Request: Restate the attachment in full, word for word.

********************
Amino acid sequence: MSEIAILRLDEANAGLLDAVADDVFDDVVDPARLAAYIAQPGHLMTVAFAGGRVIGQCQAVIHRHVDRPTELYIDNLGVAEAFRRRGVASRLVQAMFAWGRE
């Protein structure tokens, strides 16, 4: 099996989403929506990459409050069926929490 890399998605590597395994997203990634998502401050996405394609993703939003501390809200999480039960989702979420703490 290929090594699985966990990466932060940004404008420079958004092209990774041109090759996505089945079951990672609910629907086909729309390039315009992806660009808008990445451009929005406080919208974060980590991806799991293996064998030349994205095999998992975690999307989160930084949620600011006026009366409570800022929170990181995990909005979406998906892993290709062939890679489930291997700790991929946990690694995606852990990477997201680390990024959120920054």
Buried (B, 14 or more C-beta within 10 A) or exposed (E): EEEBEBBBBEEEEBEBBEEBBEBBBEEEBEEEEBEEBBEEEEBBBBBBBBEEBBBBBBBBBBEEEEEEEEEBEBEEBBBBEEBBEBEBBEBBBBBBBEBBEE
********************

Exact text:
Amino acid sequence: MSEIAILRLDEANAGLLDAVADDVFDDVVDPARLAAYIAQPGHLMTVAFAGGRVIGQCQAVIHRHVDRPTELYIDNLGVAEAFRRRGVASRLVQAMFAWGRE
């Protein structure tokens, strides 16, 4: 099996989403929506990459409050069926929490 890399998605590597395994997203990634998502401050996405394609993703939003501390809200999480039960989702979420703490 290929090594699985966990990466932060940004404008420079958004092209990774041109090759996505089945079951990672609910629907086909729309390039315009992806660009808008990445451009929005406080919208974060980590991806799991293996064998030349994205095999998992975690999307989160930084949620600011006026009366409570800022929170990181995990909005979406998906892993290709062939890679489930291997700790991929946990690694995606852990990477997201680390990024959120920054």
Buried (B, 14 or more C-beta within 10 A) or exposed (E): EEEBEBBBBEEEEBEBBEEBBEBBBEEEBEEEEBEEBBEEEEBBBBBBBBEEBBBBBBBBBBEEEEEEEEEBEBEEBBBBEEBBEBEBBEBBBBBBBEBBEE